Posted: by HRNasty in Job Interview Tips, Strategic HR, What Recruiters Really Think
Desired Salary

“What is your Desired Salary” is the Halle Berry of interview questions.

What is your desired salary?

Most candidates dread the “desired salary” question.  I know because I hear the evasive answers on a regular basis when I ask this question.  Here is the thing, we all know this question is coming so why is it such a show stopper with candidates  “What” you say and “how” you say it will set the tone and my attitude towards you for the rest of the interview.  Try to be coy or evasive and the show is over.  Be transparent and gracious, and I literally get excited.  How this question is answered is a differentiator.

First, don’t hate.  You should be excited you are asked this question.  As a recruiter, I don’t ask this question unless I am interested in a candidate.  If I am not interested or don’t think there is a fit, there is no reason to ask a question that has even the slightest chance of going “awkwarrrrdd”.  As a recruiter, if I see potential, I want to determine from the very first phone call if the candidate and the company are on the same page.  For this reason, I come right out and ask, “What would it take for you to leave your current position and join our company”?

If you as a candidate are NOT asked about your desired salary in the first interview, buyer beware.    The last thing I want to do as a recruiter is put a candidate through an interview loop of 5 interviewers and not have any insight into the candidates desired salary.  If we get to the goal line and find that the candidate wants $10K more than the company is thinking, this is not good.  The FIRST question the VP is going to ask me is “Did you find out what they wanted to make before you wasted everyone’s time”?  This isn’t just a rookie mistake, it is inconsiderate.  Even if the salary is posted in the job ad, I am going to confirm the desired salary so I can look the VP in the eye, look at my notes, and then look the VP in the eye and report that expectations are in line.

Cute answers that aren’t so cute to  the infamous: “What is your desired salary”?

  • “1 million dollars a year.”
  • “As much as you will give me.”
  • “How much does the job pay?”
  • “I would rather not discuss that until I find out more about the job.”
  • “I am negotiable on salary.”
  • “Between $45K and $55K.”

These answers say “I am an insecure candidate and don’t know how to answer this question”.

If you are filling out a job application, especially an online job application through a company website, the worst thing you can do is to leave this box blank.  Recruiters do not want to see any blank field in an application.  When I have a lot of resumes, everything is about moving as fast as and efficiently as possible and a blank field means I have to chase down information.  Putting me in a position where I need to think or guess is all the justification I need to move on to someone who lists a show of confidence in this box.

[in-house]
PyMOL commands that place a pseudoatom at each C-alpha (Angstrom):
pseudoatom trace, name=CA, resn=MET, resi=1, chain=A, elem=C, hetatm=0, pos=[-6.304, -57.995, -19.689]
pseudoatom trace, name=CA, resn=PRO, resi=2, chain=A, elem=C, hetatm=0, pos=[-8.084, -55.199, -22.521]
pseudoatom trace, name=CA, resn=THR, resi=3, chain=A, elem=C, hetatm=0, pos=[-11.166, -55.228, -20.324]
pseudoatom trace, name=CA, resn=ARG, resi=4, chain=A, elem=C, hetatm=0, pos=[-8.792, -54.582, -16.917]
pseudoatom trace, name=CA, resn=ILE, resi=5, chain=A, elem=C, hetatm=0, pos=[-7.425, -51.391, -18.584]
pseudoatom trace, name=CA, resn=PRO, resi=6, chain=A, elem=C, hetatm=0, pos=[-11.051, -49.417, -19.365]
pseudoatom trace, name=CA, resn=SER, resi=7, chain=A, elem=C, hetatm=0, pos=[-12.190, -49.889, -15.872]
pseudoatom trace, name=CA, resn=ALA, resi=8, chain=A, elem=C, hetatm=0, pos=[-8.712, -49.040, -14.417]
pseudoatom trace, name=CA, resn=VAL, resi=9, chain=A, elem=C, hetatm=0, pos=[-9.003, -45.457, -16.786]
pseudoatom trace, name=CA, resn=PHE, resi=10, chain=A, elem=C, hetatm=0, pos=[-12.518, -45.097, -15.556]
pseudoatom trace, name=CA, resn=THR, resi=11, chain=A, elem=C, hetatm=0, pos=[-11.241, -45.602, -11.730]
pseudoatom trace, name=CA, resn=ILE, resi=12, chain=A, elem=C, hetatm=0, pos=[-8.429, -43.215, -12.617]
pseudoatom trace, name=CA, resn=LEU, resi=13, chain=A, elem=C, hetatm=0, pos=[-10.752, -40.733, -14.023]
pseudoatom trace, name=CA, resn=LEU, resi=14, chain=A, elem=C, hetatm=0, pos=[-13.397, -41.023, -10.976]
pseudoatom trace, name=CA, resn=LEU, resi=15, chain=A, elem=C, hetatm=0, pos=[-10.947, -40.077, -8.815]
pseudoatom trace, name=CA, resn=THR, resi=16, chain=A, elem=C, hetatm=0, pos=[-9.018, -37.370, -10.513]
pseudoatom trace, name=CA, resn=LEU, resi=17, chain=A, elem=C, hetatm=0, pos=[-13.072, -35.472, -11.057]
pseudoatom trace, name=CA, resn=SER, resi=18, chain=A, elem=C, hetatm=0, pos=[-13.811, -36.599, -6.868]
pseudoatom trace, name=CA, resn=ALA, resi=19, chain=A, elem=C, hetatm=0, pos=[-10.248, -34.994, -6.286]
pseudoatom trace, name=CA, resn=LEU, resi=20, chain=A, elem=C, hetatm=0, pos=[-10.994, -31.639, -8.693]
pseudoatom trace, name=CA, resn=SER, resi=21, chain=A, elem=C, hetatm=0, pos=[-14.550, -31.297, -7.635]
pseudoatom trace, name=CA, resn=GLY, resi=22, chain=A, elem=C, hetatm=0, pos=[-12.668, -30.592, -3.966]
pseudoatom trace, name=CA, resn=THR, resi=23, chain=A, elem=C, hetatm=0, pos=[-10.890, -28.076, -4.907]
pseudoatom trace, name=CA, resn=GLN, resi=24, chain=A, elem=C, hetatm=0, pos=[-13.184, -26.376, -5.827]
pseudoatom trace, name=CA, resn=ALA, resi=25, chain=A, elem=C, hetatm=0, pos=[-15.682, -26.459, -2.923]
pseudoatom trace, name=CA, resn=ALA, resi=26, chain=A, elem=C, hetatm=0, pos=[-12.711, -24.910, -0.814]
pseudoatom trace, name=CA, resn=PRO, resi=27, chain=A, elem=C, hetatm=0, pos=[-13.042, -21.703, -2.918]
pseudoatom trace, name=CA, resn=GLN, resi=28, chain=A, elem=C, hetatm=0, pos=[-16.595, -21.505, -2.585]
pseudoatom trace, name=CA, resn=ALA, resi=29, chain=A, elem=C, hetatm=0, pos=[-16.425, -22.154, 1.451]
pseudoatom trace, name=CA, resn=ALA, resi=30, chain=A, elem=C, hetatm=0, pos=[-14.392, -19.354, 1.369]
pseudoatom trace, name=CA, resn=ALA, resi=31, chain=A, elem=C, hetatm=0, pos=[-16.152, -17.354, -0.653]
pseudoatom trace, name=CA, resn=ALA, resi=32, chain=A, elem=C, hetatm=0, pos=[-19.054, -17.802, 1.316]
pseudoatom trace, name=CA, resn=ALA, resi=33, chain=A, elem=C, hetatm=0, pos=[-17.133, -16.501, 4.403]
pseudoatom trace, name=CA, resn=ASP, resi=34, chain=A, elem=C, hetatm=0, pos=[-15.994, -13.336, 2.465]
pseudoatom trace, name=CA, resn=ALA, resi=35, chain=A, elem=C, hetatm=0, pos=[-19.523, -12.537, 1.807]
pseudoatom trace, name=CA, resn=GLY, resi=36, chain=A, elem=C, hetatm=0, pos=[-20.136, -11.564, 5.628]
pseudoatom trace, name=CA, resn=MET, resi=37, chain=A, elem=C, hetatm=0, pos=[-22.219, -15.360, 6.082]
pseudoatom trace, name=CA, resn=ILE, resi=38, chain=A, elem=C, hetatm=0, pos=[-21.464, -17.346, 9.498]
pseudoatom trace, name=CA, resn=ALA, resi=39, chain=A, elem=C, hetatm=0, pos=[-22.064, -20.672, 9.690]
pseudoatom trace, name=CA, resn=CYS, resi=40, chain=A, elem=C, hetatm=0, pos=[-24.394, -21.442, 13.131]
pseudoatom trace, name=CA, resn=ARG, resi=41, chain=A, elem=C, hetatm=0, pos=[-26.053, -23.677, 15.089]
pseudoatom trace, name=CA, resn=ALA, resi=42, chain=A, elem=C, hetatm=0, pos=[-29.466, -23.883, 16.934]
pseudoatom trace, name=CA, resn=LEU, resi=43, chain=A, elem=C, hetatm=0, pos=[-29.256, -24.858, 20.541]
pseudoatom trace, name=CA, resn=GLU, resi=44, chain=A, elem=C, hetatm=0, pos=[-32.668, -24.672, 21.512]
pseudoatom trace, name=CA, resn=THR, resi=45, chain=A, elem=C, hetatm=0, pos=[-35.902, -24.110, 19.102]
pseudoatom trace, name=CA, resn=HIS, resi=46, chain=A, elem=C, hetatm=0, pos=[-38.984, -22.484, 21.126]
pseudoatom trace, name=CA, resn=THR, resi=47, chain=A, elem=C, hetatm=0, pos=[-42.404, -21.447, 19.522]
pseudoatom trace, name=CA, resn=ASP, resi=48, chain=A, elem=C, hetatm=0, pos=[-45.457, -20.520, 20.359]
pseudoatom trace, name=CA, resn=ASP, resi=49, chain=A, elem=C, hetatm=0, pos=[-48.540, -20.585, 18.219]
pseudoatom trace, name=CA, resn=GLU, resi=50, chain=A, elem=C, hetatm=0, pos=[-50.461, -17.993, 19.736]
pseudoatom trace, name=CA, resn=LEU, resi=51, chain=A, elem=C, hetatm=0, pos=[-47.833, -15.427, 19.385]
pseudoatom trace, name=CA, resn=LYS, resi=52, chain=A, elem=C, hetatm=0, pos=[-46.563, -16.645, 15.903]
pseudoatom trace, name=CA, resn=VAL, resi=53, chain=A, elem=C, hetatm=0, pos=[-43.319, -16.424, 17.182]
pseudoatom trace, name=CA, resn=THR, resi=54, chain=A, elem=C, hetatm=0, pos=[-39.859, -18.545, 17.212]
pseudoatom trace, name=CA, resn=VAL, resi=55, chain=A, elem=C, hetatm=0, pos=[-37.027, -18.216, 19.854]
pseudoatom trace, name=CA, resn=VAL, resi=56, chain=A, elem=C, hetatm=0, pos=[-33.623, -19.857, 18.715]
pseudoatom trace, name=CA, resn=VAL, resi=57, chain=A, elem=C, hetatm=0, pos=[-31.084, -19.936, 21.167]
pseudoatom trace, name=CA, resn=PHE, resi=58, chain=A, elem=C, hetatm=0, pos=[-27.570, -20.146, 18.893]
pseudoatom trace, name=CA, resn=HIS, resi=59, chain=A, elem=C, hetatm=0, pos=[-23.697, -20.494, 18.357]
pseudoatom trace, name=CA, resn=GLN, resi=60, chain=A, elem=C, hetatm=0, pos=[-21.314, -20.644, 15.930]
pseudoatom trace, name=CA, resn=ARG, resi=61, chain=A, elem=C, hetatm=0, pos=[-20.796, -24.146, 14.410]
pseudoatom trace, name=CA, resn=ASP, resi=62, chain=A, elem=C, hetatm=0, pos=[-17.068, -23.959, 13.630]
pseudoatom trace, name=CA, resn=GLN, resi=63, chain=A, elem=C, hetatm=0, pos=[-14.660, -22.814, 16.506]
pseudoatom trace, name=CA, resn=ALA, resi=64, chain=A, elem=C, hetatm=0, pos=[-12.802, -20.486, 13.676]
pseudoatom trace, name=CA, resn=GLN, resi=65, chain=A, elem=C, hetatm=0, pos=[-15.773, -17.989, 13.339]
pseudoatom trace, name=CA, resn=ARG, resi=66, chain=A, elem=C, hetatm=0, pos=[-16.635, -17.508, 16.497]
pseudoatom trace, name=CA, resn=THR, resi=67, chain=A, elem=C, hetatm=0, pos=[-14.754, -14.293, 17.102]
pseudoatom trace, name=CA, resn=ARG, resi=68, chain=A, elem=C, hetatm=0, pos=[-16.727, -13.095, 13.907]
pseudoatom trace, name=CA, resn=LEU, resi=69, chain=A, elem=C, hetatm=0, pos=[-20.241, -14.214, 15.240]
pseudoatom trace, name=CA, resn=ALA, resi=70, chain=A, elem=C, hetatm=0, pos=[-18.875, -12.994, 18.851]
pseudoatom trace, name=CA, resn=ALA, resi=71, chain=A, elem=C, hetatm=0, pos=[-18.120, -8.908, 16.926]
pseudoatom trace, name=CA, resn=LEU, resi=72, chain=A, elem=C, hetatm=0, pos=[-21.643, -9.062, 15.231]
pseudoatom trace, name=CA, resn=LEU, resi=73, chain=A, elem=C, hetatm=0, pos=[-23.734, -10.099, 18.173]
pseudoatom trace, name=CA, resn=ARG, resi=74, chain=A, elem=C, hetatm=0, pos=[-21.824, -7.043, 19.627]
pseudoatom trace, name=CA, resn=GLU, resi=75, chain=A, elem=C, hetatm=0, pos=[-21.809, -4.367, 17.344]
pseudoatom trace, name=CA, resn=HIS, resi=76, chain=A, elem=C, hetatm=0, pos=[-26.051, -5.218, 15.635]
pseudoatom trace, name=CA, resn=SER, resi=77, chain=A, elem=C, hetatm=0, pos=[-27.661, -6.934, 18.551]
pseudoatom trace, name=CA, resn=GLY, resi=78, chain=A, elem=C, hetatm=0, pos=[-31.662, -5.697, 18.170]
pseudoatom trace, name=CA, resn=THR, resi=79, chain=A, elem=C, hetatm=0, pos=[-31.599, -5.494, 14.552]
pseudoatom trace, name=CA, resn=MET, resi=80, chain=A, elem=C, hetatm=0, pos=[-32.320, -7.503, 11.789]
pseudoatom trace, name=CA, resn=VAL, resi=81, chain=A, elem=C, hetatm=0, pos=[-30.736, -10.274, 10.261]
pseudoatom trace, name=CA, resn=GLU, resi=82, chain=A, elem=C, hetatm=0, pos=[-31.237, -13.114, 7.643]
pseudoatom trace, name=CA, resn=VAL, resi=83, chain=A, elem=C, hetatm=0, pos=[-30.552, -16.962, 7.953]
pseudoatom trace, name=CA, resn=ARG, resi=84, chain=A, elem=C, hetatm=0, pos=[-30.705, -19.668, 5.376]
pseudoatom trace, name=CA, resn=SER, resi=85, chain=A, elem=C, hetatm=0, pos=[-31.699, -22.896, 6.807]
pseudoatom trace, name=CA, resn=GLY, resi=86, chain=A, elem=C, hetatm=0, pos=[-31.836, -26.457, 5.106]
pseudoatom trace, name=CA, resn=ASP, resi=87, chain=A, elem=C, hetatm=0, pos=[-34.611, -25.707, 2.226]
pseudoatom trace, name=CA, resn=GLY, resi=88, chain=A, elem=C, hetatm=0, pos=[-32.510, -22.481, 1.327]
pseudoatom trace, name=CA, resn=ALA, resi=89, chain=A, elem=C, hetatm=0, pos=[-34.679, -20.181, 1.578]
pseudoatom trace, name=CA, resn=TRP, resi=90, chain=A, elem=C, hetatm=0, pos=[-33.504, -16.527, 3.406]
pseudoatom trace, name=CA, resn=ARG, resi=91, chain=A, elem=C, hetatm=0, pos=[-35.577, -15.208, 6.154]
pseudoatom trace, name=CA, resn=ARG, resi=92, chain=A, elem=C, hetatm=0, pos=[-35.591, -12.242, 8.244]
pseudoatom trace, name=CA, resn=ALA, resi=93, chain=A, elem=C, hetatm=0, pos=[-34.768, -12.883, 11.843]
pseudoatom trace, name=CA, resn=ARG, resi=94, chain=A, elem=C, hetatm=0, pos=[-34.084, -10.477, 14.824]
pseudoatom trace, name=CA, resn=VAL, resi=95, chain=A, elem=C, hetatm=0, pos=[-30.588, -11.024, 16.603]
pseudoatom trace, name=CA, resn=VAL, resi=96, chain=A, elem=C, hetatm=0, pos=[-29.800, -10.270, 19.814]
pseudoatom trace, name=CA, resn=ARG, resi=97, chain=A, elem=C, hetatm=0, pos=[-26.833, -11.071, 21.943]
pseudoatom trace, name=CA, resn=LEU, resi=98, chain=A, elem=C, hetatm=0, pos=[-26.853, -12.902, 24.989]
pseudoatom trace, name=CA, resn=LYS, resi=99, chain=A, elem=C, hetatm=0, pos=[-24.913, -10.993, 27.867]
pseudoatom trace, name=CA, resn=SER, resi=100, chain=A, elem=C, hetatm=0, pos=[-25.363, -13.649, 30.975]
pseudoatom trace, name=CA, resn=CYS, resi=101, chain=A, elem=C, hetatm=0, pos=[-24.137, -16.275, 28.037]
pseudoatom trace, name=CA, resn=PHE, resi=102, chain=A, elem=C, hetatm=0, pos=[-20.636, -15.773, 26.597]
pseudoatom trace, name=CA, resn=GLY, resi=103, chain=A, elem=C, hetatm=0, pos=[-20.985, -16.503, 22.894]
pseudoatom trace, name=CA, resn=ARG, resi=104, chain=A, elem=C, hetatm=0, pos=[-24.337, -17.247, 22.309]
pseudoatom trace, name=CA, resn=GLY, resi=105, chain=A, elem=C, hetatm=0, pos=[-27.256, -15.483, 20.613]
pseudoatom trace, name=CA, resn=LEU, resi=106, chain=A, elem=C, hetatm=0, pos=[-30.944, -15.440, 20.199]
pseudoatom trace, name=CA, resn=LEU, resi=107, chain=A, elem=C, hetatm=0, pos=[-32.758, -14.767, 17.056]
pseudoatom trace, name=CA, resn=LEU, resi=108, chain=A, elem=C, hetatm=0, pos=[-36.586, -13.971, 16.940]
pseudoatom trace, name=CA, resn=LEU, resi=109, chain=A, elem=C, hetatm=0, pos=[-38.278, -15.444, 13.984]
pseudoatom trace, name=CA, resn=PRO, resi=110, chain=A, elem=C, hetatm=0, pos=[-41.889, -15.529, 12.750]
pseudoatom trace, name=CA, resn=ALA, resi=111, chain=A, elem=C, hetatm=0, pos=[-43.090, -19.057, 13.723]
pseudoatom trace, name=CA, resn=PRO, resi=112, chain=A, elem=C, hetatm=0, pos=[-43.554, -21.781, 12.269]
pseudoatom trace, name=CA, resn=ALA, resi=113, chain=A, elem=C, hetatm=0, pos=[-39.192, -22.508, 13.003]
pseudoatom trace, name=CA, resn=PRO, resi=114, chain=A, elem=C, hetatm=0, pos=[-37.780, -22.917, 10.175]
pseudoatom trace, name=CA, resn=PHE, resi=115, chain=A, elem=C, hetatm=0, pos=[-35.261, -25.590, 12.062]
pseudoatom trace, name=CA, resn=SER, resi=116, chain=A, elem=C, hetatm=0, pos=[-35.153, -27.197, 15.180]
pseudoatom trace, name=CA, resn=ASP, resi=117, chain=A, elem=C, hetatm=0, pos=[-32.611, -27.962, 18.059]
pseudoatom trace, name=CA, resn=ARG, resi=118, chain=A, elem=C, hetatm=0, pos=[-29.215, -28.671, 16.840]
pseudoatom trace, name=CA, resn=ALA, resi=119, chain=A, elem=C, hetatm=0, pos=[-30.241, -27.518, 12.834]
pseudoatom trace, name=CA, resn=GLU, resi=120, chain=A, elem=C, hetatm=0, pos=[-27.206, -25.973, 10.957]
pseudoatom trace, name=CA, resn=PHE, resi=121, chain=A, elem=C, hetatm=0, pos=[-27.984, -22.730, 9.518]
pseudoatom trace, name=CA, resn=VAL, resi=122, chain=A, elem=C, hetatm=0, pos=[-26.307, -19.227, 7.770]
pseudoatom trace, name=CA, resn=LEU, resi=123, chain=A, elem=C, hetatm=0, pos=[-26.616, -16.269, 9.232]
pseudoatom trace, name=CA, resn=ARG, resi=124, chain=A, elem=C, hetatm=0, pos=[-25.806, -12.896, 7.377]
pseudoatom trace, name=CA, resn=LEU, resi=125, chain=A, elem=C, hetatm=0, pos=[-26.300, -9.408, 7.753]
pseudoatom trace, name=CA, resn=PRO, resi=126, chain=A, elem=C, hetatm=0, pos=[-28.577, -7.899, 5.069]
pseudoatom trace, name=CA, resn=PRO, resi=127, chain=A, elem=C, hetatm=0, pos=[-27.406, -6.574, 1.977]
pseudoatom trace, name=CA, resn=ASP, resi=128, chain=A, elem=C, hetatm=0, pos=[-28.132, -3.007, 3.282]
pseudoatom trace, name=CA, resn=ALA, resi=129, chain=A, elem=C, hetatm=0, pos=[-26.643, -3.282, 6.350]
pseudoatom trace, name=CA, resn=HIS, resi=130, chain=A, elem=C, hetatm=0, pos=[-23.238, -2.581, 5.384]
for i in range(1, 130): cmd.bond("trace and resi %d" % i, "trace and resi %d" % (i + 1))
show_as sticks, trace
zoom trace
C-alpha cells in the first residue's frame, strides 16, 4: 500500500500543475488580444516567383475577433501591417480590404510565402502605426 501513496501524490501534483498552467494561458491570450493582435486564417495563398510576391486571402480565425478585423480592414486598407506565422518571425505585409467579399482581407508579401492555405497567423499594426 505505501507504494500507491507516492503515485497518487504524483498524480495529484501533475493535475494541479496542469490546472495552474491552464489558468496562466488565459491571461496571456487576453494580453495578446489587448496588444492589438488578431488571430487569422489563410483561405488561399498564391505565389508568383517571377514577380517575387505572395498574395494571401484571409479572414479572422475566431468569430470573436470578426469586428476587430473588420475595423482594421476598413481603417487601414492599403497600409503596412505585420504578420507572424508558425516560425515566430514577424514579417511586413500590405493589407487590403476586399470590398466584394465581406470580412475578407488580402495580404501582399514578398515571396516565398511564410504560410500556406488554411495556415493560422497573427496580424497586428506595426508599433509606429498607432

When I ask the specific question around desired salary, if I get a cagey or smart ass answer, it is an immediate flag that the candidate isn’t comfortable with the interview, isn’t confident in their skills, or thinks they are going to pull a fast on me.  Guess what I am thinking?  Unfortunately, this isn’t your lucky day.

In my bag of tricks, there is no question MORE serious than the desired salary question.  It’s ok to joke around during the rest of the interview, but treat this one with the respect and seriousness that it deserves.

The desired salary question is the Halle Berry of interview questions.  Halle has that gracious smile and elegant manner that fools the greedy side of you into thinking you actually got game.  Don’t play out of your league here boy.  Stick with what you know because this one demands respect.

And you thought HR couldn’t be sexy.

Put another way, if you are not able to talk salary with me, you are not going to be able to negotiate timelines or fees with our customers.

The following is what goes through my mind when I hear the following answers.  Yes, this is a grin fucking.

Candidates answer: “1 million dollars a year”:

  • Unless you are a professional athlete, this really isn’t funny and it definitely is not original.

Candidates answer: “As much as you will give me”:

  • It’s your lucky day!  We have an extra million dollars a year in the budget.  Will that do?

Candidates answer: “How much does the job pay”:

  • Dumbass! Don’t answer my question with a question.  Who is conducting this interview?

Candidates answer: “I would rather not discuss this until I find out more about the job”:

  • Give me a break.  This is a flag.  Actually this is a rescue flare going up and I am the one that wants to be rescued.  You know you are worth X, and maybe a few percentage points more, so lets not haggle over perceived value or hype.  If you are looking for $30K, and you don’t want to show your cards in the case this job pays $50K, it’s not going to happen.  I am a professional.  If your experience is worth $30K and the job pays $50K, It is because I need $50K worth of experience. We can work with being $5K apart, but a $20K difference on a $30K salary isn’t going to happen.  There is a big difference between someone that makes $30K and $50K and recruiters saw this within 5 seconds of looking at your resume.  Tell us how you really feel about this one HRNasty!

Candidates answer: “I am negotiable”: